14.3 A "both" orientation relies on accountable roles operating independently (through negotiated autonomy)

« Need to cite an example, first »

« Describe “accountable roles” »

In the “both” orientation, different people may play a role. Customers may sometimes be given special access, such as a different 1-800 number or line-up, but often they enter by the same door and are then triaged. As an alternative to making an appointment, the first available customer service person is accountable to serve him or her. This requires that every customer service person have equivalent resources and authority.

« Describe “independence (as negotiated autonomy)” »

Representatives serving one customer segment may be largely independent of the other. They should be focused only on customers within their assigned segment, and can't speak for others who serve other segments. They are not quite arms-length independence, but they have a level of autonomy so that they can negotiate conditions that will enable them to properly serve their customer set.

« Describe why “both” works well in a complicated system conception, but not necessarily others »

A “both” approach works in a complicated system conception. If the customer segment or specific constituents are predictable, accountable roles can be assigned to serve them. Providing those accountable roles with the authority and resources to act on behalf of the business gives customers the confidence that they are receiving appropriate treatment. Allowing these roles the autonomy to satisfy their customers reinforces the “both” approach, as it precludes customers from seeking higher authorities or back doors.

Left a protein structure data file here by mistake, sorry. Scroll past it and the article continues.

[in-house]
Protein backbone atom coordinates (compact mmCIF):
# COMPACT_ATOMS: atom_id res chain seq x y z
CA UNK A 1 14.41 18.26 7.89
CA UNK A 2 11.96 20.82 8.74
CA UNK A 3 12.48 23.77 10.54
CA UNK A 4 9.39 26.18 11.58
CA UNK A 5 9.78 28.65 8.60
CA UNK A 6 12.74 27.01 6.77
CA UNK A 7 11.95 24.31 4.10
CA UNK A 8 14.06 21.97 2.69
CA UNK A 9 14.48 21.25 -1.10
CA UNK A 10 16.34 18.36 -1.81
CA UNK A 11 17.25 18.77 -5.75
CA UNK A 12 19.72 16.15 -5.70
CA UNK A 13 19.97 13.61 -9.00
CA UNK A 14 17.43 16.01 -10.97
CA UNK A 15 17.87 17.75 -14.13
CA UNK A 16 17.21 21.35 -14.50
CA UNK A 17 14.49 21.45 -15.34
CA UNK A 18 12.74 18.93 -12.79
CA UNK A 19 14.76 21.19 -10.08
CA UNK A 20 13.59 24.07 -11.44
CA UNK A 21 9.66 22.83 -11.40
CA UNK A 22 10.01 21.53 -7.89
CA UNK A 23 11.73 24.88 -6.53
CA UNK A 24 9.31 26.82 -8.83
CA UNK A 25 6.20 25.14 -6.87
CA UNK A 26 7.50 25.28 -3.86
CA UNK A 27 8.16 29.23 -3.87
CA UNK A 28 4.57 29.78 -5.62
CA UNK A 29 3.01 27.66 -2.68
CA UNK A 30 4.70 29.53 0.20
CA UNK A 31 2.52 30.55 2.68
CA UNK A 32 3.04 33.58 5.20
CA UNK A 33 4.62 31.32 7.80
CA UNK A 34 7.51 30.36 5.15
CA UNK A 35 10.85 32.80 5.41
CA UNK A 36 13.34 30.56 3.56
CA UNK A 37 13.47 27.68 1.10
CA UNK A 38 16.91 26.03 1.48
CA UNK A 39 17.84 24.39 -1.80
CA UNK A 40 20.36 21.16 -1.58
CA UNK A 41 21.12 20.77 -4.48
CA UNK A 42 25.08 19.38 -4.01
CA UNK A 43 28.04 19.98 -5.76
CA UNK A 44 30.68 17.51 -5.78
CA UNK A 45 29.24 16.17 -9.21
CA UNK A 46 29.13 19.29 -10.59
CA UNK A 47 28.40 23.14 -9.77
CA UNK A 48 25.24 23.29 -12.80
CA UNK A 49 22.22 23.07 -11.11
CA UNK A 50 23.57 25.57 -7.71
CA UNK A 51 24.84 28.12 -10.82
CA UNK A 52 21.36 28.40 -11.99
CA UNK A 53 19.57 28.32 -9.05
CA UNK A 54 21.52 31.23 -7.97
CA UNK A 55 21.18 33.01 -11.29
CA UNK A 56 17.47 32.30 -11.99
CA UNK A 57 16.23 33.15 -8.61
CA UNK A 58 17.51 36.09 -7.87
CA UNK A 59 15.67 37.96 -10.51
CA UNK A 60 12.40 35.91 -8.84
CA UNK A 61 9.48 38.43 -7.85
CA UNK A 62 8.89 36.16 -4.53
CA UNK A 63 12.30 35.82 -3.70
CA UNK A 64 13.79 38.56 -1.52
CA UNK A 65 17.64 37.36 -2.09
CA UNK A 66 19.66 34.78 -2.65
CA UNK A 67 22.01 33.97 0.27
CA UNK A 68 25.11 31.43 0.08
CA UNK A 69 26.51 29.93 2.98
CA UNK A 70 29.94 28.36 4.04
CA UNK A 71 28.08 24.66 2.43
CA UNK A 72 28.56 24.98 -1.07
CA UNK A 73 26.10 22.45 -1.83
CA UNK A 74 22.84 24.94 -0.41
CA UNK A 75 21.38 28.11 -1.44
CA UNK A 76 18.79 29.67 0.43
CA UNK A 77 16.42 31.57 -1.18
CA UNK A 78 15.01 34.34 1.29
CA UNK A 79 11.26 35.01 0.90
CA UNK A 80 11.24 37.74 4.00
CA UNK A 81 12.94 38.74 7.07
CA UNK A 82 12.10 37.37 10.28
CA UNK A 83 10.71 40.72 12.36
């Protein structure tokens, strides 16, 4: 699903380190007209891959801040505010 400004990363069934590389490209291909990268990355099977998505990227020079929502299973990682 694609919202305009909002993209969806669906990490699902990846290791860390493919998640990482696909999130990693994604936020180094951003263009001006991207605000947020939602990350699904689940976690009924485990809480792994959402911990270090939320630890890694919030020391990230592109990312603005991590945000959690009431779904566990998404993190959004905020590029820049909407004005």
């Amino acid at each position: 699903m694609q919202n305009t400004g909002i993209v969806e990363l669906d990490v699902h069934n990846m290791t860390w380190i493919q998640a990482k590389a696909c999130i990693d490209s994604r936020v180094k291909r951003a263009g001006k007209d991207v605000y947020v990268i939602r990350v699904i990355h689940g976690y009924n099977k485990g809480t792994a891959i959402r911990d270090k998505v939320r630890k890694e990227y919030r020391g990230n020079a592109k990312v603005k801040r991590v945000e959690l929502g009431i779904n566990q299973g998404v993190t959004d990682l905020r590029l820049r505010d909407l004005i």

The “both” approach doesn't work in a business as a simple system, because the accountability is transparent to final responsibility. The route to the boss is clear, and the final responsibility trumps the accountability.

The “both” approach doesn't work in a business as a complex system, because roles can not be clearly separated from each other. Satisfying a customer may require interacting with a role at a small level, or a broad level requiring almost the full resources of the business.

14.4 A "more" orientation relies on polycentric roles, in interdependent relations (as allies and acquaintances)

« Need to cite an example, first »

« Describe “polycentric roles” »